I was reading the post over at Echoes from the Geek Cave that Bighara posted about player character wealth and ways to deal with it - Cash or (In) Charge. That got me thinking about a number of things adventurers might do with their money or have done to their money.
Of course taxes were already mentioned along with buying big, expensive items like ships, but thinking about it, there have to be a ton of other ways to separate an adventuring fool from his or her money.
Nobles often need ready cash in their treasury for emergencies and day-to-day upkeep. Many would likely welcome expensive and rare gifts from visitors seeking an audience who are interested in currying favor. Others might welcome a deposit of coins in exchange for a writ allowing the bearer to recover most of that cash at a later date.
Characters might be able to buy titles of nobility or knighthoods. Perhaps the nobles require adventurers to buy the exclusive rights to claims with areas of their territory offering them favorable tax rates on anything recovered.
Merchants might likewise offer a writ in return for investing in their next big scheme or to pay for a long expedition to new markets, with of course a nice expected return on the investment in the future.
The PCs themselves might like to start or buy a business and hire people to run it while they're off killing monsters and taking their stuff.
Entering new cities and towns it often happens that parties of armed and armored adventurers won't know the local laws well regarding wandering about ready for war and frightening the local children. Here then is an opportunity to extort, I mean offer them a permit to wear armor and carry arms for a nominal fee, provided they are peace bonded, naturally. That fee should be high enough to cover the wergild in the event they happen to break the peace bond and incidentally kill or maim someone.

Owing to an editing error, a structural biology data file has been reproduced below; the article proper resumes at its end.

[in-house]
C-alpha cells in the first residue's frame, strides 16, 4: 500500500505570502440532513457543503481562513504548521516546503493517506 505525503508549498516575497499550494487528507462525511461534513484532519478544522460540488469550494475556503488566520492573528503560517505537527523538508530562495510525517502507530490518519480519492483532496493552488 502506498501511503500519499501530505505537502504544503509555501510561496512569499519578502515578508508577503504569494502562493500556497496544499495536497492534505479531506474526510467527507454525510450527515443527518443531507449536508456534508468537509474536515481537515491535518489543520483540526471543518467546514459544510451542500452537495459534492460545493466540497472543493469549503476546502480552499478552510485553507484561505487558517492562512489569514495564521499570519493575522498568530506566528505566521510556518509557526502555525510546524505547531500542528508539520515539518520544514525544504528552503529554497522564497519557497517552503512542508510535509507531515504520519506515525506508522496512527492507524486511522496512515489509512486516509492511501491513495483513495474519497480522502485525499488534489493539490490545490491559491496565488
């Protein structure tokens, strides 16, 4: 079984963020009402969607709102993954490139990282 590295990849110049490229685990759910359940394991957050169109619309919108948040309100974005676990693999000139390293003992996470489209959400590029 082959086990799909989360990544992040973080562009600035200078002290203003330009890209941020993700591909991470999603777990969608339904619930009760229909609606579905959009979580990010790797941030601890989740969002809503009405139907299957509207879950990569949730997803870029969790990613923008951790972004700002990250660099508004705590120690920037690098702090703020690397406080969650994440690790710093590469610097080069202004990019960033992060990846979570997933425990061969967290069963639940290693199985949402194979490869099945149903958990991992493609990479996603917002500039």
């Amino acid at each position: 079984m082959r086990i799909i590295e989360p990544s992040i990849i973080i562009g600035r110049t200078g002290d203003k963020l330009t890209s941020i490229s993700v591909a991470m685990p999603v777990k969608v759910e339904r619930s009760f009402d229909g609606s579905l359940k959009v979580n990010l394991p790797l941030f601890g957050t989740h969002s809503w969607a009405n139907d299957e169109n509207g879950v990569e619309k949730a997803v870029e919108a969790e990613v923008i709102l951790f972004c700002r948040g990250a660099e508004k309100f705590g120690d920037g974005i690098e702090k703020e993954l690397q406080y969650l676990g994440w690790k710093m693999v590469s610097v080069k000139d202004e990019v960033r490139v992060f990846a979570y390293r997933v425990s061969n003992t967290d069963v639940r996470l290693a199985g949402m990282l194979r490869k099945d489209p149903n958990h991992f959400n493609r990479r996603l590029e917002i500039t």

Should they decide they don't want to pay the fee then offer them the chance to store their arms and armor in a magically secured facility, for a fee to cover the cost of guards and the wizard casting the Wizard Lock and other protective wards.
And of course should they break any laws there can always be fines, and if it is heinous enough perhaps a court case resulting in the need to hire representation or to buy the judge.
During their long journey things are bound to wear out and animals might get sick or slain by monsters. There are the repair and replacement costs.
These are the tip of the iceberg. It shouldn't be too difficult to find ways to part them from their money. And they themselves might decide to go carousing and blow a bunch of money living high and having fun. Remember the scene in the Schwartzenegger Conan movie where he falls face first into his porridge after what could have been weeks of carousing night after night? He looked at that point to be flat broke having partied away his loot.
Reality is also full of other examples. (Automobile registration and emissions testing fees anyone?) Maybe the town dislikes animal droppings on the main street through town and pays cleaners thus requiring anyone with animals to pay fees or purchase permits.
The list could easily go on.